Gonnnnng. Gonnnnng. Gonnnnng.
Sound waves crashed over Daisy Rivera’s still body, shocking her from her quiet meditation. The gong’s energy pulsed through her and stirred her soul.
That was some 10 years ago in one of Rivera’s first Kundalini yoga classes. To other class participants, the gong may have been a novelty. But to Rivera, her gut-level reaction to the sound hinted at her future.
Daisy Rivera fell in love with the sound of Tibetan bowls. (Photo by Alicia Di Rado)
Rivera, L.C.S.W., is a clinical social worker in the Department of Supportive Care Medicine who sees the impact of cancer and other serious diseases on City of Hope patients and their families, especially native Spanish-speakers. She listens, empathizes and helps them find solutions to problems challenging their care. She also brings spiritual aspects to her caring that can make a difference.
Not satisfied with Western medicine alone, Rivera studies yoga, sound therapy and Reiki — an ancient Japanese form of healing relaxation based on energy flow. The disciplines help her cope with the stresses of working in oncology. She also has used them in her everyday work to support patients and other City of Hope staff.
Rivera began her exploration with Kundalini yoga, a branch of yoga that emphasizes expanding sensory awareness and intuition. Kundalini yoga participants chant mantras and go through postures, focusing on breathing and rhythm.
Around the time she finished graduate school, she felt what she describes as “a calling” to become a yoga instructor. She spent weekends at a yoga center, immersed in her practice — even waking to meditate at 3 a.m.
She balanced teaching yoga with her work in mental health, offering yoga classes to Latino children and adults at a community center in East Los Angeles, as well as teaching meditation and breathing techniques to women in therapy. “When you look at someone’s breathing, it can tell you how they’re feeling,” she said.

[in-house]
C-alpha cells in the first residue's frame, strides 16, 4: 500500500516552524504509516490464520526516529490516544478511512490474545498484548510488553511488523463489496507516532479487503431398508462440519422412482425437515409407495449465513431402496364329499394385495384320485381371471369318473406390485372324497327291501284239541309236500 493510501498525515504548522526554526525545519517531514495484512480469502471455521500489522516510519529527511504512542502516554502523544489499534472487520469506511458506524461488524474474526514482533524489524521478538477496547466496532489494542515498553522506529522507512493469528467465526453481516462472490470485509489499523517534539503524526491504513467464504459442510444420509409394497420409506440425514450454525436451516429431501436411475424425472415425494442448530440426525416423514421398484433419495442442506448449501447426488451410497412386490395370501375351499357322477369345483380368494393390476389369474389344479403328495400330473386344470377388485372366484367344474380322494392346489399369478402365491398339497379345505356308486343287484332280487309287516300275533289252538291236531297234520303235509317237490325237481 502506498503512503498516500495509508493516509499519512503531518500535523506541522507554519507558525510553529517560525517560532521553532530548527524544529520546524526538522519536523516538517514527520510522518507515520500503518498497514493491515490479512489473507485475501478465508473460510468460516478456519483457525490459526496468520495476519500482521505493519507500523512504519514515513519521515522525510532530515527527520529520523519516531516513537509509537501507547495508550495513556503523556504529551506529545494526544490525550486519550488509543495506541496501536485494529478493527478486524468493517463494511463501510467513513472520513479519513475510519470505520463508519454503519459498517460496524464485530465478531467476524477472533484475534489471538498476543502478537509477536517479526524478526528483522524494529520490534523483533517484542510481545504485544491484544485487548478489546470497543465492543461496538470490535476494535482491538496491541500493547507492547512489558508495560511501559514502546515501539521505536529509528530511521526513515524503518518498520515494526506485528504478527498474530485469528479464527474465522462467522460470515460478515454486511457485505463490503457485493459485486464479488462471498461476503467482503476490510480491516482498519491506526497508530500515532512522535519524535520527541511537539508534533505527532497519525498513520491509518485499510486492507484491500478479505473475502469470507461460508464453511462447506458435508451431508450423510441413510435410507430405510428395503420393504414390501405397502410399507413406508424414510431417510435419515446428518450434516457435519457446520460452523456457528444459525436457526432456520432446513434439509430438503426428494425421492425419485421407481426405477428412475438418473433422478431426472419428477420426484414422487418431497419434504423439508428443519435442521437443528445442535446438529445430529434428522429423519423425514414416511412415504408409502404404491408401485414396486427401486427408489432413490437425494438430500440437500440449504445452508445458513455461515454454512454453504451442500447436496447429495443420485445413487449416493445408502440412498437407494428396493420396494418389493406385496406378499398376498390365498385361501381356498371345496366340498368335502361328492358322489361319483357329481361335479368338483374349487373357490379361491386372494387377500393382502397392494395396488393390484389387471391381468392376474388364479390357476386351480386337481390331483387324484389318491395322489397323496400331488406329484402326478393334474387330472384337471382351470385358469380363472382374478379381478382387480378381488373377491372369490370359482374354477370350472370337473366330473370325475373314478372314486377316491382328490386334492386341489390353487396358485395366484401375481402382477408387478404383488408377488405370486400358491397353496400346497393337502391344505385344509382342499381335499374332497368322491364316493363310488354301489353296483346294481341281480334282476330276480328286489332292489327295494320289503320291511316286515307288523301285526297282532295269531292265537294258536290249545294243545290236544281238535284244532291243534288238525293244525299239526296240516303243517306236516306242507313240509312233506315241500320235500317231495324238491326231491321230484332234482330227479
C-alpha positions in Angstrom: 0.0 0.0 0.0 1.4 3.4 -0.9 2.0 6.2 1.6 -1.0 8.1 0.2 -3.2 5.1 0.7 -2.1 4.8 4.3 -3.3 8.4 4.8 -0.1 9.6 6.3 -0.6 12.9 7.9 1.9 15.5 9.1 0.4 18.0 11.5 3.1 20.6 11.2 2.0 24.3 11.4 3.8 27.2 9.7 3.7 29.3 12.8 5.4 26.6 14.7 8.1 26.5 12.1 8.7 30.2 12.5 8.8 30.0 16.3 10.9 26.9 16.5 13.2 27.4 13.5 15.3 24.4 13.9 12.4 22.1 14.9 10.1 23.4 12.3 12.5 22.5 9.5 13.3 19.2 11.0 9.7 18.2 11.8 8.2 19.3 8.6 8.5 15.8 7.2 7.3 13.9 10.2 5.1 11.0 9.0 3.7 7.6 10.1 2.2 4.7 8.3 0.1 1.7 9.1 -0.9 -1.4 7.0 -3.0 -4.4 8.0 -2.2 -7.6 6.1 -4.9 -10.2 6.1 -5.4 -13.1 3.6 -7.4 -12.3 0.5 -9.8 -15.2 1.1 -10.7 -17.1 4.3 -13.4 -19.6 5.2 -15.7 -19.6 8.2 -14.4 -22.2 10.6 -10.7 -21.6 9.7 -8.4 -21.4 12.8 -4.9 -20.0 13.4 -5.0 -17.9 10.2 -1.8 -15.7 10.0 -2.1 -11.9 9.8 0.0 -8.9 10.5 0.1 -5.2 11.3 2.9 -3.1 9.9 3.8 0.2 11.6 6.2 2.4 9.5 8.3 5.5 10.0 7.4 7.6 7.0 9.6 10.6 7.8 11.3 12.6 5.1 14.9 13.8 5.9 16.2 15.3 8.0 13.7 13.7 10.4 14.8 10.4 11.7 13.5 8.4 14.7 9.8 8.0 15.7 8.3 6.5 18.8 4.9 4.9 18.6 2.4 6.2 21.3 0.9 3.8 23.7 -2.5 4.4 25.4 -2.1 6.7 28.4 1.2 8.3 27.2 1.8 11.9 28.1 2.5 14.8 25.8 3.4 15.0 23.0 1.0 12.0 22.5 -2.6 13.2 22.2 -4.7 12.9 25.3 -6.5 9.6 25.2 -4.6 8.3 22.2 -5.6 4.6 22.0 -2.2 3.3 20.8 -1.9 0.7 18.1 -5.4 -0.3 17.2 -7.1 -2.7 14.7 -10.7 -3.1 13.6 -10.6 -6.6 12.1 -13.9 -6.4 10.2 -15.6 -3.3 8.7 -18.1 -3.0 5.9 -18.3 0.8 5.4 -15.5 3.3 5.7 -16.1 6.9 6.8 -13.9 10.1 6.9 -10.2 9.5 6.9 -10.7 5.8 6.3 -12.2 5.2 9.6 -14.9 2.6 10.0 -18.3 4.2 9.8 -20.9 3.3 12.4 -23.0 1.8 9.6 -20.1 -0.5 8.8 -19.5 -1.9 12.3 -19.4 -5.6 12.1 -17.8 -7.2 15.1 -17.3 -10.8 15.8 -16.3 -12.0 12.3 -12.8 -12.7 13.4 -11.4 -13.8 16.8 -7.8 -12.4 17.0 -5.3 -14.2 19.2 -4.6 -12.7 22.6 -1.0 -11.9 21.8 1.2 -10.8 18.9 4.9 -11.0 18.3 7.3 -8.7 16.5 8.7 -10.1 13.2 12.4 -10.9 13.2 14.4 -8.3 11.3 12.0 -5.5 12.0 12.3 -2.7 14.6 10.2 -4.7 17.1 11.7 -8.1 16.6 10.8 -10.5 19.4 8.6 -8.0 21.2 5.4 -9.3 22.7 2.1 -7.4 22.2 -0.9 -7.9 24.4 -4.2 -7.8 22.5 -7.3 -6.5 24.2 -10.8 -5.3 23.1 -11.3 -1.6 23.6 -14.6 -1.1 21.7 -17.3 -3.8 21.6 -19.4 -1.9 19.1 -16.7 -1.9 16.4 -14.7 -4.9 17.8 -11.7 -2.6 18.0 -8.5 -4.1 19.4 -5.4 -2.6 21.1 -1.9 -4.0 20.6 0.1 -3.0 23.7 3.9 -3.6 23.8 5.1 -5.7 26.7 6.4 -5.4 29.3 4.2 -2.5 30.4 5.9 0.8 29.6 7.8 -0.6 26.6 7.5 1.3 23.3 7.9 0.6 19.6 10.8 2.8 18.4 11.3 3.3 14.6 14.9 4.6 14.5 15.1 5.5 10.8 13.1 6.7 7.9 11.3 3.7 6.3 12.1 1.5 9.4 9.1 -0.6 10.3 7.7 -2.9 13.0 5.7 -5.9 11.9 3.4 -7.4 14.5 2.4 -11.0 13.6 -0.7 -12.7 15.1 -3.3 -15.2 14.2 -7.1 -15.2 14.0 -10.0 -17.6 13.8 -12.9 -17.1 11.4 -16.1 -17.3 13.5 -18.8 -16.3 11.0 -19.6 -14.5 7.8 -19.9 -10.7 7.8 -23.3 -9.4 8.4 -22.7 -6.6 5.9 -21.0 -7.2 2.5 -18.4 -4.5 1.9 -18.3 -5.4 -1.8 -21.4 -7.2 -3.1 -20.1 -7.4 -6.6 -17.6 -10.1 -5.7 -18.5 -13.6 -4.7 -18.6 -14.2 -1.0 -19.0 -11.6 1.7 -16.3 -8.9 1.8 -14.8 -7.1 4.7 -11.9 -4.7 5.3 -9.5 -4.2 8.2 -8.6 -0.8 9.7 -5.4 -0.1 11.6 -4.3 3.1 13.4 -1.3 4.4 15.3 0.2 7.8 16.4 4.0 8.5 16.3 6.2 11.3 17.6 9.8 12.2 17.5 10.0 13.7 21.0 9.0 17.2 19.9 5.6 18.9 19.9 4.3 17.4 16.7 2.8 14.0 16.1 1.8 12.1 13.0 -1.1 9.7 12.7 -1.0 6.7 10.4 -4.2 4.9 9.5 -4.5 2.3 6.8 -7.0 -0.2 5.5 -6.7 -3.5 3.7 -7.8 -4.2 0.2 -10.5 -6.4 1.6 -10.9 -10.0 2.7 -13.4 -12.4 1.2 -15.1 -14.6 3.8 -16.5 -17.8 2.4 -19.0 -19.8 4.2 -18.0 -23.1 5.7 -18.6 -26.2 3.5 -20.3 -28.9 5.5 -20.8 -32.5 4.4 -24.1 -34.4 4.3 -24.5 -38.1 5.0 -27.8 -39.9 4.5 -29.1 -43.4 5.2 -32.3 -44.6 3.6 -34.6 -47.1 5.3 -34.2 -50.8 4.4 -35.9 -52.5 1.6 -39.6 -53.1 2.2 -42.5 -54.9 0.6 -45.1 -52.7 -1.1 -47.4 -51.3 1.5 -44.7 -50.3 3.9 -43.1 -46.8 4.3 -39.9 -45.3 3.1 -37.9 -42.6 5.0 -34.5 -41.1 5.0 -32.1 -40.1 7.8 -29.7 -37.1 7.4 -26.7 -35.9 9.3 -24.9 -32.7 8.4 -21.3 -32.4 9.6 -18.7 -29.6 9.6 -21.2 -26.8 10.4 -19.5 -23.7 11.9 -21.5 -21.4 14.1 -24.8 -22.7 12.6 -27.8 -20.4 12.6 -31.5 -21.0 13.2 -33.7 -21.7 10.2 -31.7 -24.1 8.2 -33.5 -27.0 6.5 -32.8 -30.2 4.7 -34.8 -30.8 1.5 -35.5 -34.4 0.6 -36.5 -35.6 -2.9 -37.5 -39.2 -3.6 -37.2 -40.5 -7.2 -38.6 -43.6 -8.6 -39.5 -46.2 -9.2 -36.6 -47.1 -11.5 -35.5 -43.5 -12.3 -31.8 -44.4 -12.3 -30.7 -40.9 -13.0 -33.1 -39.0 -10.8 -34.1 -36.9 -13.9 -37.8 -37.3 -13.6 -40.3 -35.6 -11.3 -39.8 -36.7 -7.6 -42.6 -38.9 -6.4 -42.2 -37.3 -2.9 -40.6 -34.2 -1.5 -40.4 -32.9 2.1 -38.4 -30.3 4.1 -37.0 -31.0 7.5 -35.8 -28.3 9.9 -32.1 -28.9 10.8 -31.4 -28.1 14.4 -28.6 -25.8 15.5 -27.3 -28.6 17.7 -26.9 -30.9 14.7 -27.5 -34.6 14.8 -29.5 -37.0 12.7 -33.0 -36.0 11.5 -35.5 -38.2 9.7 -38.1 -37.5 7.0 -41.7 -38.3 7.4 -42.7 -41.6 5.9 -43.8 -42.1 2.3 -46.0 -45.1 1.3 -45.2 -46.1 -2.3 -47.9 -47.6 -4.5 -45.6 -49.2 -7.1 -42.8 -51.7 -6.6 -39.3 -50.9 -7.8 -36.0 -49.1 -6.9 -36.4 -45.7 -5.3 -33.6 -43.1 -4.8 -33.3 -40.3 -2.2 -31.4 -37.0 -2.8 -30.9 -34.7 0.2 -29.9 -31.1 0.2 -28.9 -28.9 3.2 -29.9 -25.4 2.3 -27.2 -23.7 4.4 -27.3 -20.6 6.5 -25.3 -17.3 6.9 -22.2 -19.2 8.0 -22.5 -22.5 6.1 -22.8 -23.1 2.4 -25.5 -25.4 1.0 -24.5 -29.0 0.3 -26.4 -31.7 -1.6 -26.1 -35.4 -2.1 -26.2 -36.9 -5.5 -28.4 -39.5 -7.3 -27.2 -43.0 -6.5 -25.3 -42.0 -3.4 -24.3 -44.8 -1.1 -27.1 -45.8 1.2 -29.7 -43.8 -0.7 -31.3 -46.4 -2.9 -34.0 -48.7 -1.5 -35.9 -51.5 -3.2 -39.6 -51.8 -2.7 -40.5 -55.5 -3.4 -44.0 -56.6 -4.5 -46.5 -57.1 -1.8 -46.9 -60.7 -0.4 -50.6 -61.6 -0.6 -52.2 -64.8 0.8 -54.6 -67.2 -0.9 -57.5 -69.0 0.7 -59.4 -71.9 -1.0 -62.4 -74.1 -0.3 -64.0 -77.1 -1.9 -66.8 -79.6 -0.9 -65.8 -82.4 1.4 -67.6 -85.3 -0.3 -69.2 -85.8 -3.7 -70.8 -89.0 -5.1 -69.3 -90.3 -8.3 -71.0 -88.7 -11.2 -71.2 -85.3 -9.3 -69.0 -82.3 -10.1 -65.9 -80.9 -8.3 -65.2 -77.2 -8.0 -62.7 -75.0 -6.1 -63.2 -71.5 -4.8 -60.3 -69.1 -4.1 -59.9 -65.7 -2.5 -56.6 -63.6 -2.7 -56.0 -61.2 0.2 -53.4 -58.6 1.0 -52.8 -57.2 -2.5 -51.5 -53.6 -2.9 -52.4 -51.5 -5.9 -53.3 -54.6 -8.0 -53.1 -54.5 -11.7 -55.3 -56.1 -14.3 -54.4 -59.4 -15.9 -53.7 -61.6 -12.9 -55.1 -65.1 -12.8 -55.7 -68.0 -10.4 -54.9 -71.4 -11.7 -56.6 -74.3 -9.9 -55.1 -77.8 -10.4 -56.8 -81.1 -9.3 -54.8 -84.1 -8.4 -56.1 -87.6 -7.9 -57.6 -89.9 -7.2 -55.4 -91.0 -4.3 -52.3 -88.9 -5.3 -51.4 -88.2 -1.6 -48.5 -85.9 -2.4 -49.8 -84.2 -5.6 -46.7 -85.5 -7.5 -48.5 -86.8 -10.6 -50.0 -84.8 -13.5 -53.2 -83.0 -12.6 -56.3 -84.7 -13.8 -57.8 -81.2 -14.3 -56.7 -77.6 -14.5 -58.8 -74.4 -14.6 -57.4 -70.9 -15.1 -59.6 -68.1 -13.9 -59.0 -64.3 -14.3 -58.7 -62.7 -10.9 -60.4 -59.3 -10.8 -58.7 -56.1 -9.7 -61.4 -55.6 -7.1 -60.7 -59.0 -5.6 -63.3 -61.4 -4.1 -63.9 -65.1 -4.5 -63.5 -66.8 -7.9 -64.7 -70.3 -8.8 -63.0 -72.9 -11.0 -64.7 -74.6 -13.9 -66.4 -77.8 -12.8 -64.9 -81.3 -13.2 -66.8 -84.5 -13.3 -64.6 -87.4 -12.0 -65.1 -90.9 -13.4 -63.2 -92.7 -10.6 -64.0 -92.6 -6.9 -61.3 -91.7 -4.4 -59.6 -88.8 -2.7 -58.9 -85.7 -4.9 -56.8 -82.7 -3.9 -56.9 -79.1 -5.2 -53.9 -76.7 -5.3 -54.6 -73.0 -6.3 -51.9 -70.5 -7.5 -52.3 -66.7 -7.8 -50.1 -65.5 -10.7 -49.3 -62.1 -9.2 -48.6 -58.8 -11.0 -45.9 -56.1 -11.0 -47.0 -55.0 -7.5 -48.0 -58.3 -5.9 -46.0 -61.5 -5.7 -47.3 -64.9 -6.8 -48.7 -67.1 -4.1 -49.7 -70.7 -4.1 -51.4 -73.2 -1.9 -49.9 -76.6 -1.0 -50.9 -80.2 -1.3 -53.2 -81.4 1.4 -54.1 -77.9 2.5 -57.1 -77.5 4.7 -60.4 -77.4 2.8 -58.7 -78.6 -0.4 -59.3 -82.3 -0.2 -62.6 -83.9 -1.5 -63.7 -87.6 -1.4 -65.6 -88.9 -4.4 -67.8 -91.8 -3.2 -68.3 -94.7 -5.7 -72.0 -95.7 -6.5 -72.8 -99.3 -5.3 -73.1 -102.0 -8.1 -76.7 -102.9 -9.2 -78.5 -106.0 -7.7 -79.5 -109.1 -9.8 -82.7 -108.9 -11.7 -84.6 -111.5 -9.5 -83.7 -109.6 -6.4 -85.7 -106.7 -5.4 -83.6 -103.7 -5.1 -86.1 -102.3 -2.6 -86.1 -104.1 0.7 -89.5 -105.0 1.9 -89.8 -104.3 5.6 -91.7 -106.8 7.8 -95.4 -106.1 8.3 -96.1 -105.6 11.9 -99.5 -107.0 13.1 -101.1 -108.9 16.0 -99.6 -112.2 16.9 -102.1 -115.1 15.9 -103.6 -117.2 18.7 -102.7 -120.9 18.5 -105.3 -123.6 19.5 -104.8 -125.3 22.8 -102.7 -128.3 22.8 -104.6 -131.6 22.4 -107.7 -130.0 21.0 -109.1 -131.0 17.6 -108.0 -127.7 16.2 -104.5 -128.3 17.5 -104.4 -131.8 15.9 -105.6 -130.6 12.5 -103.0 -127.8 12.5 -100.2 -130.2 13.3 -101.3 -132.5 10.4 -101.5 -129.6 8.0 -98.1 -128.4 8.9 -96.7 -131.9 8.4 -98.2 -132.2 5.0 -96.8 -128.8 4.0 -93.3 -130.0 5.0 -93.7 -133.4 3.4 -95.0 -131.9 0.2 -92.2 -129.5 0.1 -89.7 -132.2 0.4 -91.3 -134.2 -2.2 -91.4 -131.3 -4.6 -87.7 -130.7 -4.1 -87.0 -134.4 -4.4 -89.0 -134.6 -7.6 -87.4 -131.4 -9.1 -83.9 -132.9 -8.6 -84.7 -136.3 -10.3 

After she moved to City of Hope as a clinical social worker in 2006, she found her next discipline: playing Tibetan singing bowls. A sort of bell, these bowls produce sounds of different frequencies when their sides vibrate. Traditional healers in Asian countries have used these bowls in ceremonies for centuries, she explained, under the principle that sound helps clear blockages in the body.
She became certified to play the bowls and she integrates them into her yoga instruction. She notes that several medical centers include sound therapy in their integrative medicine programs.
The most recent addition to her holistic skills is Reiki, a calming technique based on channeling “life force energy” through light touch. And she has already taken advantage of her Reiki certification to help some patients.
“We had a patient ready to be discharged, and an ambulance was here to take her to a nursing facility. She had anxiety, though, and didn’t want to leave,” Rivera said. “She got a migraine and was so nervous about the transfer that her physician was paged.”
When Rivera entered her room, she asked the patient if she would trust her to help ease her headache. When the patient agreed, Rivera dimmed the lights and performed Reiki. After about 10 minutes, the patient relaxed and calmed down — and felt safe enough to be moved.
“These techniques provide other options when our words fail,” Rivera said.
When patients ask for Reiki, other clinical social workers now send them to Rivera. She hopes to formulate research on the technique eventually.
But she helps more than patients. She recently volunteered her services to lead a series of six yoga classes for City of Hope staff members. The brainchild of Lia Aquino, a clinical research associate, the yoga classes were packed with four to five dozen employees each week.
Rivera believes holistic therapies provide practitioners with a sense of balance and can keep them centered, whether at work, at home or in treatment.
“These techniques are a great gift to give someone,” Rivera said. “People can take action to help themselves once they understand the mind-body-spirit connection.”